WHISTLE BLOWING AND STATUTES OF LIMITATION
The False Claims Act requires that a whistleblower file a False Claims Act within six years (where the government has not intervened).
The War Time Suspension of Limitations Act (SLA) suspends or tolls such statutes of limitation for claims involving fraud against the United States when the Country is at war or Congress has authorized the use of military force.
The Supreme Court has agreed to consider whether this suspension and tolling of the statute of limitations under the SLA applies to claims of civil fraud brought by private whistleblowers, and whether it is triggered without a formal declaration of war.
PROVIDER 60 DAY RULE FCA CLAIMS
Several years ago, the Patient Protection and Affordable Care Act (PPACA) created a 60 day rule requiring providers who have received an overpayment to return the funds, and report the reason for the overpayment by the later of 60 days from the date of overpayment identification, or the date any related cost report is due. In 2012, CMS issued proposed regulations for this rule which have yet to be finalized.
In this case, erroneous claims were submitted to New York Medicaid due to a computer coding issue. The issue of overpayment was first raised in September 2010 where the State Controller of New York identified a small number of claims as potential overpayments. The hospitals involved conducted an internal investigation, and discovered in February 2011 a coding error existed, and that more claims may be affected. The hospitals investigated the error further, and following this further investigation, the internal auditor involved was terminated by the hospitals. The hospitals began to make repayments to New York Medicaid, but did not complete the repayment until 2013. The auditor then filed a FCA action, and, as indicated above, the United States and New York have intervened.
The issues raised here are interesting because no final rule has been promulgated which defines the date an overpayment is “identified”. The court may decide what the definition is, or could dismiss the action since there is not adequate definition. As an example of the problem involved, is that the whistleblowers pre-firing email to hospital administrators confirmed the general scope of the computer error and resulting incorrect claims, but did not attach a specific calculation or dollar value.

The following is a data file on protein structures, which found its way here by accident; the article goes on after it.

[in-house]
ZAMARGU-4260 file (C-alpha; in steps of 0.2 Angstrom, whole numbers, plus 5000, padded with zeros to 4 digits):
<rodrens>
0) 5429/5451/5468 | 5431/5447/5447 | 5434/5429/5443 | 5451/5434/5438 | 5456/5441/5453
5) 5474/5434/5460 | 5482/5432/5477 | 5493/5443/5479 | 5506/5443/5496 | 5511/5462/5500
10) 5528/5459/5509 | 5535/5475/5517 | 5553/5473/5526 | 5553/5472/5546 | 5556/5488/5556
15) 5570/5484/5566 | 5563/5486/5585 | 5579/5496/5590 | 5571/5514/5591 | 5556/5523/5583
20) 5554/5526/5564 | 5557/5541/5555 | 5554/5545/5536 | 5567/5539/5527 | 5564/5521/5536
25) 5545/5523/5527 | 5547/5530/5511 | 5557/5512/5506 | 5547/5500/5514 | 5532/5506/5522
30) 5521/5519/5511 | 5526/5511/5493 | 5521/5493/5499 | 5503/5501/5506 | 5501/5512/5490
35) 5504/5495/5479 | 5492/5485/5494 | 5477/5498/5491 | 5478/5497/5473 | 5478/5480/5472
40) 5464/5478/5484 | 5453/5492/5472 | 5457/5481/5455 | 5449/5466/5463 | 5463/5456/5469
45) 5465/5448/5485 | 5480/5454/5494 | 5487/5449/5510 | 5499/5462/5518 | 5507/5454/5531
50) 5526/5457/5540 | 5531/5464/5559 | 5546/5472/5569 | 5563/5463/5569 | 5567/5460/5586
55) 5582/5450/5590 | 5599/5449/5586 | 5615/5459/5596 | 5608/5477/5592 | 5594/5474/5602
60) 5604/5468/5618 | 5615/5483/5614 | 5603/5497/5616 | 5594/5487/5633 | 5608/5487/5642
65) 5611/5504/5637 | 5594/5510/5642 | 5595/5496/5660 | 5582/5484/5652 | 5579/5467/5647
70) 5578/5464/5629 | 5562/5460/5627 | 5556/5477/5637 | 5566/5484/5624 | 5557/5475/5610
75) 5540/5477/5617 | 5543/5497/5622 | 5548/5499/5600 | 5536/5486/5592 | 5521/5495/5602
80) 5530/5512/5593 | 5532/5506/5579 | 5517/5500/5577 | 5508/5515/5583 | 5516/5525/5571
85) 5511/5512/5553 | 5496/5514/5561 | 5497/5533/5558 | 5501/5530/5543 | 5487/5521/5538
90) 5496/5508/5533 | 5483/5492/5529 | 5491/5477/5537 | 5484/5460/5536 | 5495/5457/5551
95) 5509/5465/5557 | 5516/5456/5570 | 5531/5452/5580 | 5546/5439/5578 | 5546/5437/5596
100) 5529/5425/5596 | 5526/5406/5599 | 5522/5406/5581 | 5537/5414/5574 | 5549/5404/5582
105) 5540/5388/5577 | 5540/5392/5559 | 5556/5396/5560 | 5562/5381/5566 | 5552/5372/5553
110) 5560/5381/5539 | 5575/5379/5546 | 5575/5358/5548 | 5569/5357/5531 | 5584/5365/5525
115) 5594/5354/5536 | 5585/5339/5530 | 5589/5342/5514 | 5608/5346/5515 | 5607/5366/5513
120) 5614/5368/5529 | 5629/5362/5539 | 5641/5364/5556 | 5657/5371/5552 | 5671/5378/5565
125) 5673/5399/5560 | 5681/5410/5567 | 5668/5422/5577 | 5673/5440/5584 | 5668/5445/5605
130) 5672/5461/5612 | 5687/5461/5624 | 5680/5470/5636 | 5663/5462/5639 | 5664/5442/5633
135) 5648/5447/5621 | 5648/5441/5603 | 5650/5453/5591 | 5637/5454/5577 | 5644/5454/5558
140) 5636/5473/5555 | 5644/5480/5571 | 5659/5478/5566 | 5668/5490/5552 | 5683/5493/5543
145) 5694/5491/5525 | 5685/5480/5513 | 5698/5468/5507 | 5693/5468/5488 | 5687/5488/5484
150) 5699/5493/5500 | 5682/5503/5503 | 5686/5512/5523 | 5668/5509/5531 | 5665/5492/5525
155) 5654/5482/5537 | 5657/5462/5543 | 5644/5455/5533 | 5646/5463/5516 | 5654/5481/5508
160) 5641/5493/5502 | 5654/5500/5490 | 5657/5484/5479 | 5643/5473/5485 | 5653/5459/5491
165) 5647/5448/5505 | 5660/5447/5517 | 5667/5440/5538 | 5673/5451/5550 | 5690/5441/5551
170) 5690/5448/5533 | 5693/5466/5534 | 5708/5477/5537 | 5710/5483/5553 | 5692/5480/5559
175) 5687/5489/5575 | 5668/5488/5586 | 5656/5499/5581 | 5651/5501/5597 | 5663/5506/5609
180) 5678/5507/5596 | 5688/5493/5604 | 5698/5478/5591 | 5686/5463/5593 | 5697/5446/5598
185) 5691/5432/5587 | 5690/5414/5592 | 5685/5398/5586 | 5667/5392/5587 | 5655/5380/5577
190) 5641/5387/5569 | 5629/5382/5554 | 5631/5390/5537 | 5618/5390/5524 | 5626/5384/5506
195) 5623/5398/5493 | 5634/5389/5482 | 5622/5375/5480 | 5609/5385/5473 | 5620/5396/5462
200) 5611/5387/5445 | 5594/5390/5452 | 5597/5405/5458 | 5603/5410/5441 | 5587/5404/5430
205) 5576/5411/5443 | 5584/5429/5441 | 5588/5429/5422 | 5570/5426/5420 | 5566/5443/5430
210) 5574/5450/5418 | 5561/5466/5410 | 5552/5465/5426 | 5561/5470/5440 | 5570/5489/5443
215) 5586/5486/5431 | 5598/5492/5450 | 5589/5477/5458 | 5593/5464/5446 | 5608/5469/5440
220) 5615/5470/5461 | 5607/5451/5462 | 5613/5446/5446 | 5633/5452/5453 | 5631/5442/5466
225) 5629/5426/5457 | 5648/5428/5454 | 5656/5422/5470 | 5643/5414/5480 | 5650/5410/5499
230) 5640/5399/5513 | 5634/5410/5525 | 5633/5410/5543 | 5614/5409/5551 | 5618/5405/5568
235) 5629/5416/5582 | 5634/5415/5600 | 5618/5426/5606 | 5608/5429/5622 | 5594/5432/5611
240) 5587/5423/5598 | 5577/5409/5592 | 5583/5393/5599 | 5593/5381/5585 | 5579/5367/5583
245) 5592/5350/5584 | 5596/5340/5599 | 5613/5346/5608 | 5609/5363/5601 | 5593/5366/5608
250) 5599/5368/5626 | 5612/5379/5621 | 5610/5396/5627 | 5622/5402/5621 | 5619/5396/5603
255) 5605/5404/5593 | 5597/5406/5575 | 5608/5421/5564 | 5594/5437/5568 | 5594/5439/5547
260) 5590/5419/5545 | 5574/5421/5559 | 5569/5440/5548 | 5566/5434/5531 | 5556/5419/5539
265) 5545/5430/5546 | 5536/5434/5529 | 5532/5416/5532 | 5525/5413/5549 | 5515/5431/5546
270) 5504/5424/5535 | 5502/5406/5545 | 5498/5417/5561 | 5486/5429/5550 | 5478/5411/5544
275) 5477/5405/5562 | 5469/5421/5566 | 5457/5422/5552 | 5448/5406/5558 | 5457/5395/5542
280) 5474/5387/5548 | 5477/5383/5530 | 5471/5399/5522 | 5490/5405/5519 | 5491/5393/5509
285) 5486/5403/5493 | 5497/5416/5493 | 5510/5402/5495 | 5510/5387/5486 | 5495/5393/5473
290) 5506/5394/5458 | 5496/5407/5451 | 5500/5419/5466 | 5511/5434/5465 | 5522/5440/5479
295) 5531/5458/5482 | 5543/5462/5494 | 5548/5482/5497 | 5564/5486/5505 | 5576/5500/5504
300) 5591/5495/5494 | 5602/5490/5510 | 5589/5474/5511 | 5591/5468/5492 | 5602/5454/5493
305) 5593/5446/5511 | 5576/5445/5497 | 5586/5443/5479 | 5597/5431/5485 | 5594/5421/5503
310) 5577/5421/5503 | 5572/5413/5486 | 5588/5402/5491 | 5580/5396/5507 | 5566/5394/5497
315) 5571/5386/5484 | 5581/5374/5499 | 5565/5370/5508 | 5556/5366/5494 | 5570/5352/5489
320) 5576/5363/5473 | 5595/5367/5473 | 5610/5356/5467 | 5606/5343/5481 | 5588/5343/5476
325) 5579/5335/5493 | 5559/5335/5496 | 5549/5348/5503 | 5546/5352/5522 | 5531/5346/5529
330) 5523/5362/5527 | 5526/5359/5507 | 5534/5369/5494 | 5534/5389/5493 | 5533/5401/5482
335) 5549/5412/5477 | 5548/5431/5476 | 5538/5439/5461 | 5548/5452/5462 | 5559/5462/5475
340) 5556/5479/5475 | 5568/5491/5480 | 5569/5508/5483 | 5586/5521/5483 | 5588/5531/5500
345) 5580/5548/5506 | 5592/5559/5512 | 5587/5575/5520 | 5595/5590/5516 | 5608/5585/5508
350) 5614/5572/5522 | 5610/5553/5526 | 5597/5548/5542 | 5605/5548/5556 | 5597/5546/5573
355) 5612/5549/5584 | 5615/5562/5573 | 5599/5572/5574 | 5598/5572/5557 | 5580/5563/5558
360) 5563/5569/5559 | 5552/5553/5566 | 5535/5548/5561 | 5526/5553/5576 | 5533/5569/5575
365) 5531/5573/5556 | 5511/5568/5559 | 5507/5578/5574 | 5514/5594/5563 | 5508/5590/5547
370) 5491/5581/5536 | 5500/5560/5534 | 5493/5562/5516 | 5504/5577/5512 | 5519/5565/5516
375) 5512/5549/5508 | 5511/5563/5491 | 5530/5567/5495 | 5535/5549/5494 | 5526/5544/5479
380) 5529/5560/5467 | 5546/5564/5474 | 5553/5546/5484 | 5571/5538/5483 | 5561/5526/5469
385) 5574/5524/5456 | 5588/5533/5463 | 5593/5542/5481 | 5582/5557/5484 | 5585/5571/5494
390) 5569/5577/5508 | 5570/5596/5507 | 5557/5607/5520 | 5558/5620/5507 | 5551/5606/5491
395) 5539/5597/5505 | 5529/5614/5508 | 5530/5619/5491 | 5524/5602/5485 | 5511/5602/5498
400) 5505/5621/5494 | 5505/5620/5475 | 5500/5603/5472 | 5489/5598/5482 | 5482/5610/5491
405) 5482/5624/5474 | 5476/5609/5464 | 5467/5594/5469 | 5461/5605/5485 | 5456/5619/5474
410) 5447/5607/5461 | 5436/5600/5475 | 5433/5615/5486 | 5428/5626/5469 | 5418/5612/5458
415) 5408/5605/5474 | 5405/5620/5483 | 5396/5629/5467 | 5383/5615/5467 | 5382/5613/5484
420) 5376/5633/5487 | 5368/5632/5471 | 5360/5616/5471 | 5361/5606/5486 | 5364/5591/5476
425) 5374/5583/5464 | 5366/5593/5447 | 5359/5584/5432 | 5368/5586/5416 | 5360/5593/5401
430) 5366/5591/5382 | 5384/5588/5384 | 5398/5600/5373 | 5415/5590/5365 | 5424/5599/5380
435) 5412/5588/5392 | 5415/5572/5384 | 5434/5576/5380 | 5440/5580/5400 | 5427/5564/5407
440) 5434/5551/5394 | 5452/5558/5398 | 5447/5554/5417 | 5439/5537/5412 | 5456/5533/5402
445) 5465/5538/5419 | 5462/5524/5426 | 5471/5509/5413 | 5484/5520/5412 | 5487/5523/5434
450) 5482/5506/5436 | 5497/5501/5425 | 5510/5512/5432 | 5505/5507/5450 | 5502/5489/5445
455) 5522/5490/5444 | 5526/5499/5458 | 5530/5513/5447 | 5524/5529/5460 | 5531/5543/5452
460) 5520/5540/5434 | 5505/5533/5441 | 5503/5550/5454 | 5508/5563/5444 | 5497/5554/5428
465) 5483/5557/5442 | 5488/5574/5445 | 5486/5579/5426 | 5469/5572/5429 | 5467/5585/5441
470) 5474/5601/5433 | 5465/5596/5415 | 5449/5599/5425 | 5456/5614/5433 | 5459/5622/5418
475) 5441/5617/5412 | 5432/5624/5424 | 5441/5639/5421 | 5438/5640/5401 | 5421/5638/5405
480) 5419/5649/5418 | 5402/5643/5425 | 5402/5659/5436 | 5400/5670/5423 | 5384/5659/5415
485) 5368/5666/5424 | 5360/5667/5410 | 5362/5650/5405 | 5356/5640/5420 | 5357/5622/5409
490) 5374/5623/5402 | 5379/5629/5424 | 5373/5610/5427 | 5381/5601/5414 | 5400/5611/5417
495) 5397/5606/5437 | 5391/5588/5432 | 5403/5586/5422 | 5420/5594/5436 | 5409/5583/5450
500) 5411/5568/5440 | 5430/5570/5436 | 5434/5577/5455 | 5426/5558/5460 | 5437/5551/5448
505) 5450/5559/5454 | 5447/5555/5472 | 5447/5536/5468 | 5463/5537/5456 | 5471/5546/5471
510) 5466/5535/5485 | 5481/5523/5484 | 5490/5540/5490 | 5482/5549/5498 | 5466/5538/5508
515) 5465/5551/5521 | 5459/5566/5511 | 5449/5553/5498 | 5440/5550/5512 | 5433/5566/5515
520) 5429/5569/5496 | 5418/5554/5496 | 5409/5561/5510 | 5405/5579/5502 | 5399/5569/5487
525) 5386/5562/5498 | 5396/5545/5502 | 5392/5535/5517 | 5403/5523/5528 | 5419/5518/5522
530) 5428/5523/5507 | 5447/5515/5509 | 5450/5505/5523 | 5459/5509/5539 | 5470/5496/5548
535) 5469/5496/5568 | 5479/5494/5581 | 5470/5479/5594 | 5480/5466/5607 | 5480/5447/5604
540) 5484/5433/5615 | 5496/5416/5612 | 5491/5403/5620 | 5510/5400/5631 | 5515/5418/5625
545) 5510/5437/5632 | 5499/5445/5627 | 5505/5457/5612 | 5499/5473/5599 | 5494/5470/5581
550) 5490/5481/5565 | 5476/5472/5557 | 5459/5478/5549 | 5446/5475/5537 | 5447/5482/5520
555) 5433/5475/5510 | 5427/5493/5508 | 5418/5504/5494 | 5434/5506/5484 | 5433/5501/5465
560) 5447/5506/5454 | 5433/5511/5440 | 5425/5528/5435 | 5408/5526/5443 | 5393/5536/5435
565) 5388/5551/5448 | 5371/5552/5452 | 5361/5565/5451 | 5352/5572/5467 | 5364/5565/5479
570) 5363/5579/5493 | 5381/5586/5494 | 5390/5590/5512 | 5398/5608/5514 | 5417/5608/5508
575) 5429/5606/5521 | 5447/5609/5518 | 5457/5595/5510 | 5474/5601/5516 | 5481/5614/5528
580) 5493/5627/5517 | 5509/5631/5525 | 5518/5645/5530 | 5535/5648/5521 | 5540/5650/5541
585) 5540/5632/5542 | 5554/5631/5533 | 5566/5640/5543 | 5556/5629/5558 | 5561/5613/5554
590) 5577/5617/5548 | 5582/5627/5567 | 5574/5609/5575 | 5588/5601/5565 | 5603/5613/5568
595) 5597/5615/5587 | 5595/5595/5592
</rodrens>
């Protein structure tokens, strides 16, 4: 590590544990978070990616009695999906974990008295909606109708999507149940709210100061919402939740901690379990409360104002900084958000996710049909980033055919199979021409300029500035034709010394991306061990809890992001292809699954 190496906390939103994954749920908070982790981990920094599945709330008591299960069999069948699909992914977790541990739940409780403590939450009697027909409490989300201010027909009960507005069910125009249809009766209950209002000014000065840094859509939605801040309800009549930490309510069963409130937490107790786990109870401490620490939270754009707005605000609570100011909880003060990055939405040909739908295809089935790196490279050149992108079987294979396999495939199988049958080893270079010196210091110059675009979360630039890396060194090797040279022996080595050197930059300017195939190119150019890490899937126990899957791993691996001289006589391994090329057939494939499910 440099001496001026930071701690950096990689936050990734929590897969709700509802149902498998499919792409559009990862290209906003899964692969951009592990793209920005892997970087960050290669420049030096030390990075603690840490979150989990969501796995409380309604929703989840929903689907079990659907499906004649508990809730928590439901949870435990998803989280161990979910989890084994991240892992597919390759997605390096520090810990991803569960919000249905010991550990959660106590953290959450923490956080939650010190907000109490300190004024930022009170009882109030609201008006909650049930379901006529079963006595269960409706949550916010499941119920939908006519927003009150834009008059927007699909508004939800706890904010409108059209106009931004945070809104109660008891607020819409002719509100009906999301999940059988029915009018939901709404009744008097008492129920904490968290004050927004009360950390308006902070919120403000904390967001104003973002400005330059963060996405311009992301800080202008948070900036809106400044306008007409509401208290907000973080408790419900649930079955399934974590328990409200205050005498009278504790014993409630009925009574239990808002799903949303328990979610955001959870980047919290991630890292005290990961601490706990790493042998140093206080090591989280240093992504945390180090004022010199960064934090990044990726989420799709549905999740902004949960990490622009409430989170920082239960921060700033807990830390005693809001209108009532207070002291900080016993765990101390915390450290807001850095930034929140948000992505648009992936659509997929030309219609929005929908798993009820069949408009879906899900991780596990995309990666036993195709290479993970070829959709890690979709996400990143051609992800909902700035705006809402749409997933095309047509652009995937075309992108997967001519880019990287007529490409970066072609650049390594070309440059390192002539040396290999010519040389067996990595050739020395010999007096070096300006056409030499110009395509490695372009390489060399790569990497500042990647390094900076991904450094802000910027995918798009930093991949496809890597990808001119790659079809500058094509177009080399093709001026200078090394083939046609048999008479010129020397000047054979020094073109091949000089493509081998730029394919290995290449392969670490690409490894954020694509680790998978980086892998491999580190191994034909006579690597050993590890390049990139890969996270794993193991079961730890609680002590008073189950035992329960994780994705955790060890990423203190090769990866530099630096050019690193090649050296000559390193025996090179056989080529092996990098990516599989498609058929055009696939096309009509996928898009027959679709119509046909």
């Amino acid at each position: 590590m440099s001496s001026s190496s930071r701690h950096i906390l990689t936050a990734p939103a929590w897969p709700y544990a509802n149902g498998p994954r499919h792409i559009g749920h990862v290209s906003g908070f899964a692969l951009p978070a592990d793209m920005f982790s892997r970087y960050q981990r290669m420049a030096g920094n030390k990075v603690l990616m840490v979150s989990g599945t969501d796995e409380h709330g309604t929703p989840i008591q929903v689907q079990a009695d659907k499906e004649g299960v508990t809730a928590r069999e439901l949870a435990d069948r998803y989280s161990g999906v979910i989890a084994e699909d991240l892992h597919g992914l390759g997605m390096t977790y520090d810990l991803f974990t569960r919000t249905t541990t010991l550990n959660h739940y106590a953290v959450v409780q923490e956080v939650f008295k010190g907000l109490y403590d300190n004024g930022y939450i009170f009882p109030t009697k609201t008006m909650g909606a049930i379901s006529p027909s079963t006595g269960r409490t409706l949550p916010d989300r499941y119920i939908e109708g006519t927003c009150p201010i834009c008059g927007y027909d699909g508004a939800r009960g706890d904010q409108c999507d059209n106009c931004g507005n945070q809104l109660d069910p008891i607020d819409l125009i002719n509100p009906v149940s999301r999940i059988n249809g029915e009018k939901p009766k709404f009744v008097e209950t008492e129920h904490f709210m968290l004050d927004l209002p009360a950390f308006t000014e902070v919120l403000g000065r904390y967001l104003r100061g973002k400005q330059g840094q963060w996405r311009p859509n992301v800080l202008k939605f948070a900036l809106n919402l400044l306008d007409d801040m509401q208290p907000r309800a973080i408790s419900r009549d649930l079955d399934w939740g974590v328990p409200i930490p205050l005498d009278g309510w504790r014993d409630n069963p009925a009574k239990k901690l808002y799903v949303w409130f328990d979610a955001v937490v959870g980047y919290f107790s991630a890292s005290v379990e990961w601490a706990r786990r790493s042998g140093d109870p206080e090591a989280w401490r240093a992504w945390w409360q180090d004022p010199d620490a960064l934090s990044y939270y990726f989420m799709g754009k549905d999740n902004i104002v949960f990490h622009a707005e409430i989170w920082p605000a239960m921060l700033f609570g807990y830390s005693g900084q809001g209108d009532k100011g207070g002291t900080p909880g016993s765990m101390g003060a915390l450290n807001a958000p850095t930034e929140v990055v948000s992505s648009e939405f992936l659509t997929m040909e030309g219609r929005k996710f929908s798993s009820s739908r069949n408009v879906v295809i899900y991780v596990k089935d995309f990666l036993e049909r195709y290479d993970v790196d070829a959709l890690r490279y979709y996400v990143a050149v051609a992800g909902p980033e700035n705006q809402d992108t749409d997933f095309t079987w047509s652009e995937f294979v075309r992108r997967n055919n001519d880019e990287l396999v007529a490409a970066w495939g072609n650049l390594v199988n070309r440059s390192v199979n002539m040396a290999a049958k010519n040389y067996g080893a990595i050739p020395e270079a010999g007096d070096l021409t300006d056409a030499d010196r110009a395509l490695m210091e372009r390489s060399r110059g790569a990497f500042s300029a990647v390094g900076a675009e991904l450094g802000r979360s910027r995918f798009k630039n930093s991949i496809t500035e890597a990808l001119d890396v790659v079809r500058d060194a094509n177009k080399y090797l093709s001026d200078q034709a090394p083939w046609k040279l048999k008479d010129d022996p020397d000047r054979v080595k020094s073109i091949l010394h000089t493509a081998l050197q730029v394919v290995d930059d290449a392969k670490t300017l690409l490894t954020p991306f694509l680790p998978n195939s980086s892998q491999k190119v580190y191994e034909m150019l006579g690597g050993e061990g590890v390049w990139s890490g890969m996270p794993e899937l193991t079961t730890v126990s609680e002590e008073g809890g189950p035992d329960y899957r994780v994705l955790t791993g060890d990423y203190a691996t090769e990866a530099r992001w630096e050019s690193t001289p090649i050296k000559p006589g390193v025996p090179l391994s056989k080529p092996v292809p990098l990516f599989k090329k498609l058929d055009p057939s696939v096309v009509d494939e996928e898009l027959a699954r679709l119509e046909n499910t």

Can “identification” occur under the 60-day rule if the dollar amount is unknown?
The next question will be what effect the size and complexity of the overpayment has on the 60 day time period? This may be a credibility issue as much as a fixed rule.
The court will need to determine whether full FCA damages (treble damages plus $11,000 per claim and daily money penalties are applicable) or will there be a mitigation of this based upon the credibility of the initial investigation, and the reasonableness of the speed of investigation and response. Stay tuned.
PAYOR PROVIDER DISPUTE SOLUTIONS
When a provider is dealing with an insurance company or state or federal claim payors, it is often a shock to the provider to discover the lack of adequate mediation, arbitration, or litigation resources in dealing with provider-payor claims. In most cases, a payor will simply withhold any claims it has from the current claim payment stream which can result in severe cash flow consequences for the provider. When this occurs, providers often seek advice as to what remedies they have so that cash flow can be restored while the validity of the overpayment claims of the payor are reviewed and tested. Currently, there are few resources and courts are reluctant to issue restraining orders or injunctions against payors requiring that they stop offsets or payment withholding while the validity of their claims are tested.
I believe that providers and payors would both be served better by providing, in their contracts, a methodology for dealing with such instances and providing for mediation or other review of overpayment claims and offsets in some other form rather than civil courts. This would provide an opportunity for a non-litigation based objective fact finding based review of samples of claims that are claimed overpayments, and perhaps provide a more efficient resolution.
This newsletter is edited by Paul Wallace of Jones • Wallace, LLC, a member of the American Bar Association Healthcare Law Section and the American Health Lawyers Association who has been representing physicians and healthcare practices for over 25 years. Mr. Wallace assists physicians in health practices in contract items, federal legal compliance, creation of practice entities, estate and wealth planning and similar issues. Please feel free to call if you have any questions on this newsletter or legal matters at (812) 402-1600 or email@example.com.